Communication and Transparency

The best way for you to make a decision about what’s good for Obvious is to have all of the information about what’s going on at Obvious. The same is true for everyone else you work with, so it’s important that we’re all up to date about what’s happening, even with the areas of Obvious that we’re not actively involved with.

Transparency may seem like a passive process, like "don’t hide anything," but it’s actually a big challenge to keep everyone up to date and on the same page, especially on projects they’re not working on on a daily basis, even for a company the size of Obvious. These are some of the policies we use to make information more accessible, but our work is ongoing.

Communication

Pro-active checkins

It's also a good idea to be proactive about letting teammates know what you're working on and how it's going. 18F has a great paragraph on this:

Proactively communicate. As Kate Garklavs, a content designer who lives in Portland, puts it: “Because I'm remote, I've taken to sending short, proactive progress updates to my teams ("Hey, all — wanted to let you know that I finished writing XYZ and sent it to so-and-so for approval — should hear back by Friday."), even when daily standups aren't required. By sending these short updates throughout the day, I hope to keep folks in the loop with regards to what I've been up to.”

With increased individual flexibility, since we're all working at the same time less, it's important to go above and beyond in letting people know when we are around.

Slack

Slack Status

There are 4 states in which a teammate can be in on Slack:

  1. Active (green). Similar to when someone is sitting at their desk in the office, they are considered available and can be expected to respond in the range of a few minutes to an hour.

  2. Do not disturb (green). This teammate is at their computer, but focusing. Expect a response when they are done with whatever they are focusing on, but don't wait for them.

  3. Do not disturb (gray). This teammate is away from their computer and off work. Expect a response the next work day.

  4. Away. This teammate is off work or temporarily away. Check the Timetastic calendar.

Obviously, edge cases exist, but it's important that on both ends of our communication (both asking and responding) we uphold these expectations so that everyone on our team can plan their work effectively.

Transparency

Public Slack Channels

Almost all Slack conversation should happen in public Slack channels where the rest of the team can see it. You may not subscribe to or pay attention to every channel, but conversations that happen in public channels are searchable and readable by the whole team, so when someone wants to know how we decided on some course of action, Slack gives them a place to look back at the conversation.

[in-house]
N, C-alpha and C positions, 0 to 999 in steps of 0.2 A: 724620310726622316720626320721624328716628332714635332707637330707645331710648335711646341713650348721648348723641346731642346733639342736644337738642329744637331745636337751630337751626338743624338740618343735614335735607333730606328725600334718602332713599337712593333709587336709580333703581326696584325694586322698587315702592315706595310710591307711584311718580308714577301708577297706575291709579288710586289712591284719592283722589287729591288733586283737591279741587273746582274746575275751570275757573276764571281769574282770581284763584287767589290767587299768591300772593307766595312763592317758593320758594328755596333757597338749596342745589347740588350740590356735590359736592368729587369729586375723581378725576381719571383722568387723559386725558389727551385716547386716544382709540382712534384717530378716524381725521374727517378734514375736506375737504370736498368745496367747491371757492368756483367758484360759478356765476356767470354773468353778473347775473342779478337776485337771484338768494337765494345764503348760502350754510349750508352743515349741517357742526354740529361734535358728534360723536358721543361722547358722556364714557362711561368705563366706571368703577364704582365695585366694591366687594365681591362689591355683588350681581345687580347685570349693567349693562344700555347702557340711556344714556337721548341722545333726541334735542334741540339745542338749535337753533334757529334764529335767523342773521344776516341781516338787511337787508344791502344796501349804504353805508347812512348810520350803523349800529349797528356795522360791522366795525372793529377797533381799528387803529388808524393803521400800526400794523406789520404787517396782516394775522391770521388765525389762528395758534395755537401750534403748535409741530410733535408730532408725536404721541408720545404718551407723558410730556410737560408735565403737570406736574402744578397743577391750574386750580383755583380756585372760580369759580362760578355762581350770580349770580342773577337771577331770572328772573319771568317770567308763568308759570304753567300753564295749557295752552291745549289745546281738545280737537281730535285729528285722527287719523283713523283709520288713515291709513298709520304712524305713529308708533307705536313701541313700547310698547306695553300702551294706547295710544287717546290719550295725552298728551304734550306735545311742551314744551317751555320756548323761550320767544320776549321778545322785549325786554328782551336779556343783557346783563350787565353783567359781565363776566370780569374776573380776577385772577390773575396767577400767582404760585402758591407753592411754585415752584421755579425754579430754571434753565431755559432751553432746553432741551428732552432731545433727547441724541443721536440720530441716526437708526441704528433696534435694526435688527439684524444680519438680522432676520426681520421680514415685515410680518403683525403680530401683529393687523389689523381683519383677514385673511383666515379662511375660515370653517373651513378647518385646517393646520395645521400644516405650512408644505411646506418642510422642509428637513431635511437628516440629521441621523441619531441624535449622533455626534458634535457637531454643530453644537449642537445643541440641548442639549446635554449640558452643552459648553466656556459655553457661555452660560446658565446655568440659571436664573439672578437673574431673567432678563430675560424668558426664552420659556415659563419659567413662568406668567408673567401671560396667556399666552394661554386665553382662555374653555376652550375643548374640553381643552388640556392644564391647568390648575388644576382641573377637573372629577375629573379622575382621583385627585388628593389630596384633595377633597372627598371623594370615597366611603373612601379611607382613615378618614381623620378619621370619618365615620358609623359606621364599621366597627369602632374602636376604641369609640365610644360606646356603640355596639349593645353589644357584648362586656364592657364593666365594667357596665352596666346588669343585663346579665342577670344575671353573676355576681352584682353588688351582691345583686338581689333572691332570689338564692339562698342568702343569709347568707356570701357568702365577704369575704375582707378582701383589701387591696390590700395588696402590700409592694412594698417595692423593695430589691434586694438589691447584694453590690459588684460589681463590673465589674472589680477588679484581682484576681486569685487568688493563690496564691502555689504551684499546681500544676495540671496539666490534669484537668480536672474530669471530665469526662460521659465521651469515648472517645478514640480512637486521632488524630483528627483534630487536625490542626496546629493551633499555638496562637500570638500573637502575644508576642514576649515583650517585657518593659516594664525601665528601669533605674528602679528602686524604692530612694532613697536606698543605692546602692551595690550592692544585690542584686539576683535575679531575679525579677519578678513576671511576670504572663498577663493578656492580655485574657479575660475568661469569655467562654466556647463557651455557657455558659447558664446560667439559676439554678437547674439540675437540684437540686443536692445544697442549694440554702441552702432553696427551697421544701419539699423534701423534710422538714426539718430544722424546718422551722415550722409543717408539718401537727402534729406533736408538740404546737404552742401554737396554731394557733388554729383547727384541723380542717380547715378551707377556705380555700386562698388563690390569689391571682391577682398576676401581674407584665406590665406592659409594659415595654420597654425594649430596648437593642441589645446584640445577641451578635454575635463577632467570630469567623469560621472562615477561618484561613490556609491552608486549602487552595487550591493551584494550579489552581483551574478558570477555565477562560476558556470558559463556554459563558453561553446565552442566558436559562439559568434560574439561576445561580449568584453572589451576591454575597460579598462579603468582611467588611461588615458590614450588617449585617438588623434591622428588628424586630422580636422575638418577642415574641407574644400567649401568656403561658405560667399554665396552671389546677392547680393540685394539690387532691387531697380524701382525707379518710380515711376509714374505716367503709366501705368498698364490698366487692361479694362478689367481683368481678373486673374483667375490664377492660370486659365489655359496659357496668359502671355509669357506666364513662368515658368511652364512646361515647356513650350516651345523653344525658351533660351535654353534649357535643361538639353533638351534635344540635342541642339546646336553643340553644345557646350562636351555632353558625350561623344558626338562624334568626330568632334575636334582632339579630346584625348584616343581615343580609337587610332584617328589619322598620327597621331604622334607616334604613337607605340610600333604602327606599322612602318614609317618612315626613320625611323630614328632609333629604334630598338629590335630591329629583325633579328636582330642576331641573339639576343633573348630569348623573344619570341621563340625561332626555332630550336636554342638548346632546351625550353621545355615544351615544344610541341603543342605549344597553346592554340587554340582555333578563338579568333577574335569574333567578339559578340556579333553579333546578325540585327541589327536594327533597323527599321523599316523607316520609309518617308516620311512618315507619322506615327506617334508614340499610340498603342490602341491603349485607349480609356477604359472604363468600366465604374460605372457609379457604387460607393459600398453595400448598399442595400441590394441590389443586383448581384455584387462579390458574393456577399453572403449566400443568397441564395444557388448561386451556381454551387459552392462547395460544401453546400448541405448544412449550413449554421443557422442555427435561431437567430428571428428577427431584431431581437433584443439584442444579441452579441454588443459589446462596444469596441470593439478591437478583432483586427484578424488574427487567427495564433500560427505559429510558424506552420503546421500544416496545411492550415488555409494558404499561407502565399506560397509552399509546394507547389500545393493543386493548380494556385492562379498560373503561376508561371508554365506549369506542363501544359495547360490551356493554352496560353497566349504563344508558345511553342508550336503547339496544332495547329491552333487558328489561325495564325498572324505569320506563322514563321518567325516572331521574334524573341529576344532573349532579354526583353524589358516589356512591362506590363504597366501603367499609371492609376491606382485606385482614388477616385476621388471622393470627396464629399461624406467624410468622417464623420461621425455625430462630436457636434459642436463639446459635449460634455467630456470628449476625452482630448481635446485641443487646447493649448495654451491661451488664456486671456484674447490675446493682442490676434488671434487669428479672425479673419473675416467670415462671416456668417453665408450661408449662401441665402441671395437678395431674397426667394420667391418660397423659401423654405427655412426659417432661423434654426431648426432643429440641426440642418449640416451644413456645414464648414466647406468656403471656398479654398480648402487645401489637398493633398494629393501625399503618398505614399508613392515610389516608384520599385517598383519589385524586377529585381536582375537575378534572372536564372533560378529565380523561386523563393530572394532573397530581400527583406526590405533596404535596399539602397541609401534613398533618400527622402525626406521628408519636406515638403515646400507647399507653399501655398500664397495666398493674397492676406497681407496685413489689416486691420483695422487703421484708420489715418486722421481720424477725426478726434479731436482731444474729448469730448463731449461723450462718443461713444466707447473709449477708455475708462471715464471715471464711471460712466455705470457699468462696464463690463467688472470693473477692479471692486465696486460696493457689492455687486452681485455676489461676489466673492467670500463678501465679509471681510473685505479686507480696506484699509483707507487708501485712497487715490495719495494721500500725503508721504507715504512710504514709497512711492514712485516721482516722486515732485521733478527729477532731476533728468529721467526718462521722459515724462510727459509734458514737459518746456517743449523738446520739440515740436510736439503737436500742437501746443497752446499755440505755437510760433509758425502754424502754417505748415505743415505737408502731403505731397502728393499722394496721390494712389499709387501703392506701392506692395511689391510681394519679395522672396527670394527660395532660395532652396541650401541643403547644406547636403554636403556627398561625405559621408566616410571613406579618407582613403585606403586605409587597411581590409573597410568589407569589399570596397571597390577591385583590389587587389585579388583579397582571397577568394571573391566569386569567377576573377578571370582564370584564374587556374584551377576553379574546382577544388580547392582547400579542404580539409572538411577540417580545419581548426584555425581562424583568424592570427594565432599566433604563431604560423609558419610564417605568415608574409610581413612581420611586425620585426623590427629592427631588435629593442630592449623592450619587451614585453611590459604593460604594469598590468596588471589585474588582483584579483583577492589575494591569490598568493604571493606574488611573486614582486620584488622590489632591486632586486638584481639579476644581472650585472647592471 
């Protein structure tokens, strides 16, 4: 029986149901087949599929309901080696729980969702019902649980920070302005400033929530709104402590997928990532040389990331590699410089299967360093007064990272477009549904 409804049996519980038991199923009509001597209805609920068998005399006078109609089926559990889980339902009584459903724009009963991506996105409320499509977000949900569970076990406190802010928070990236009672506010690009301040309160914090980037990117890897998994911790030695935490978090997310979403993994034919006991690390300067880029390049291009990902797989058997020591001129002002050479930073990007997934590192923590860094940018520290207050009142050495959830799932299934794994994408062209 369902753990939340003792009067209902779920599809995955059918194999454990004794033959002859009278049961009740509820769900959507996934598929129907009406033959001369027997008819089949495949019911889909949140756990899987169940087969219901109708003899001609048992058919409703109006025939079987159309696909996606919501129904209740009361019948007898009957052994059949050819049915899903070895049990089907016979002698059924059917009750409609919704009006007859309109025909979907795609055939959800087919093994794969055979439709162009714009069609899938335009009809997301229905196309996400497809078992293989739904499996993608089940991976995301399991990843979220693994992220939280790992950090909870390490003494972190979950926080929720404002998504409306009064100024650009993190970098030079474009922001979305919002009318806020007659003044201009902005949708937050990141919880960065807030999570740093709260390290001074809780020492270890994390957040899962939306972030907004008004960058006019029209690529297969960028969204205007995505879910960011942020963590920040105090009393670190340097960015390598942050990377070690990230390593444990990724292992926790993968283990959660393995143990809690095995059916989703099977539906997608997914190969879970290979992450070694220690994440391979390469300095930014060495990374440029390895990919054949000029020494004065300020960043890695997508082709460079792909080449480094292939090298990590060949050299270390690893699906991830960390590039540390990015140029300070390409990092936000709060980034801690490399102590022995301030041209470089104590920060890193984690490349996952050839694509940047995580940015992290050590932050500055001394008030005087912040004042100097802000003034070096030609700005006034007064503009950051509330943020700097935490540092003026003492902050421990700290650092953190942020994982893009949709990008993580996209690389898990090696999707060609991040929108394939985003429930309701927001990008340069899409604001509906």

Not every ping or question needs to happen publicly, but when in question, you should err on the side of posting publicly.

Public Calendars

Work calendars should be shared to make scheduling meetings really easy and also to let the rest of the team see where we’re spending our time. Personal calendars often have sensitive information, and should be kept separate. Work calendars are documentation of how we’re budgeting our hours and are useful for the rest of the team.

Open Stats

When we measure something, it should be visible to everyone on the team. Our stats will be great sometimes and disappointing others, but when we hide or silo the hard stats, fewer people can help fix them. Any data that we’re collecting should be open to everyone.

We Succeed Together When We Trust Each Other

Communication and negotiation among groups of people is difficult, but the more honest we can be with each other, the easier it will be for us to trust one another and work together as a team. Openness and honesty will be critical to our success, which is why this is one of our core values, and why it’s a mantra we repeat in many conversations.

Providing Feedback

Since we value openness and transparency, you are as likely to get direction or feedback from your manager as you are from one of your peers. We depend on that. If you have feedback for someone, please just give it to them. Be polite and honest. It's not a big deal, and they will appreciate it. As a general rule, if you have feedback for someone, it's your responsibility to give it to them directly - it's not OK to talk about someone else without also being willing to talk to them directly.

Always assume good intent as you think about the feedback you would like to give someone. We are all in this together. Written communication in particular can be tricky. Go out of your way in your communication to think about how someone might interpret (or misinterpret) what you are saying.

Also be sure to thank and congratulate folks when you think they are doing great work, too. The more the better. Doing it in public, like on the #daily-wins channel can be a morale-booster for everyone!

If you are uncomfortable providing feedback to someone directly, please talk to your manager about it.

See also